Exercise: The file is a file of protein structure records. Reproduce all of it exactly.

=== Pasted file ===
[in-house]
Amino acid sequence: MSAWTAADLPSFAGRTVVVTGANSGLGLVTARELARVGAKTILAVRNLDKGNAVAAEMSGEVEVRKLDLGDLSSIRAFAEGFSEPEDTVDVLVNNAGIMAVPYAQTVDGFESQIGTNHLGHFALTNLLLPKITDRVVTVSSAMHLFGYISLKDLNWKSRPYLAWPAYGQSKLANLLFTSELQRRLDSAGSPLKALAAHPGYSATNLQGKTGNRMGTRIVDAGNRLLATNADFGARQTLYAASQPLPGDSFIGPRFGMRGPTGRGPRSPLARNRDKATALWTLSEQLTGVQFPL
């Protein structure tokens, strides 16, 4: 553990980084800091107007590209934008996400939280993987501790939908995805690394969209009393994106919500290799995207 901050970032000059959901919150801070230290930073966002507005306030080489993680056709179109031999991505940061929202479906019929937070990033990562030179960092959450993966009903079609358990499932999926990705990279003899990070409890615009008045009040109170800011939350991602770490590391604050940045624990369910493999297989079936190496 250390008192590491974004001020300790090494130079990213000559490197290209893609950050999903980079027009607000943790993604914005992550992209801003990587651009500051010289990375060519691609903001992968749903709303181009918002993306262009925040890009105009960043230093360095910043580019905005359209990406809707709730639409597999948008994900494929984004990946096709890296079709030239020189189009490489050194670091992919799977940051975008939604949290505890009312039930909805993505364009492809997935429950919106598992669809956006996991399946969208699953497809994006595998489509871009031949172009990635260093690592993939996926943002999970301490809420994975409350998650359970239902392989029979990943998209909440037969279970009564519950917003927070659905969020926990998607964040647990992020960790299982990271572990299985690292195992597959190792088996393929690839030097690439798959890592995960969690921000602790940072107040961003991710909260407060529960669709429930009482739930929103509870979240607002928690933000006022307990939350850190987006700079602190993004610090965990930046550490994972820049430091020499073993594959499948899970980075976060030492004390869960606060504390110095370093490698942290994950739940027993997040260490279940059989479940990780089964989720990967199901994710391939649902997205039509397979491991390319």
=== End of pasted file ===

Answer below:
[in-house]
Amino acid sequence: MSAWTAADLPSFAGRTVVVTGANSGLGLVTARELARVGAKTILAVRNLDKGNAVAAEMSGEVEVRKLDLGDLSSIRAFAEGFSEPEDTVDVLVNNAGIMAVPYAQTVDGFESQIGTNHLGHFALTNLLLPKITDRVVTVSSAMHLFGYISLKDLNWKSRPYLAWPAYGQSKLANLLFTSELQRRLDSAGSPLKALAAHPGYSATNLQGKTGNRMGTRIVDAGNRLLATNADFGARQTLYAASQPLPGDSFIGPRFGMRGPTGRGPRSPLARNRDKATALWTLSEQLTGVQFPL
């Protein structure tokens, strides 16, 4: 553990980084800091107007590209934008996400939280993987501790939908995805690394969209009393994106919500290799995207 901050970032000059959901919150801070230290930073966002507005306030080489993680056709179109031999991505940061929202479906019929937070990033990562030179960092959450993966009903079609358990499932999926990705990279003899990070409890615009008045009040109170800011939350991602770490590391604050940045624990369910493999297989079936190496 250390008192590491974004001020300790090494130079990213000559490197290209893609950050999903980079027009607000943790993604914005992550992209801003990587651009500051010289990375060519691609903001992968749903709303181009918002993306262009925040890009105009960043230093360095910043580019905005359209990406809707709730639409597999948008994900494929984004990946096709890296079709030239020189189009490489050194670091992919799977940051975008939604949290505890009312039930909805993505364009492809997935429950919106598992669809956006996991399946969208699953497809994006595998489509871009031949172009990635260093690592993939996926943002999970301490809420994975409350998650359970239902392989029979990943998209909440037969279970009564519950917003927070659905969020926990998607964040647990992020960790299982990271572990299985690292195992597959190792088996393929690839030097690439798959890592995960969690921000602790940072107040961003991710909260407060529960669709429930009482739930929103509870979240607002928690933000006022307990939350850190987006700079602190993004610090965990930046550490994972820049430091020499073993594959499948899970980075976060030492004390869960606060504390110095370093490698942290994950739940027993997040260490279940059989479940990780089964989720990967199901994710391939649902997205039509397979491991390319």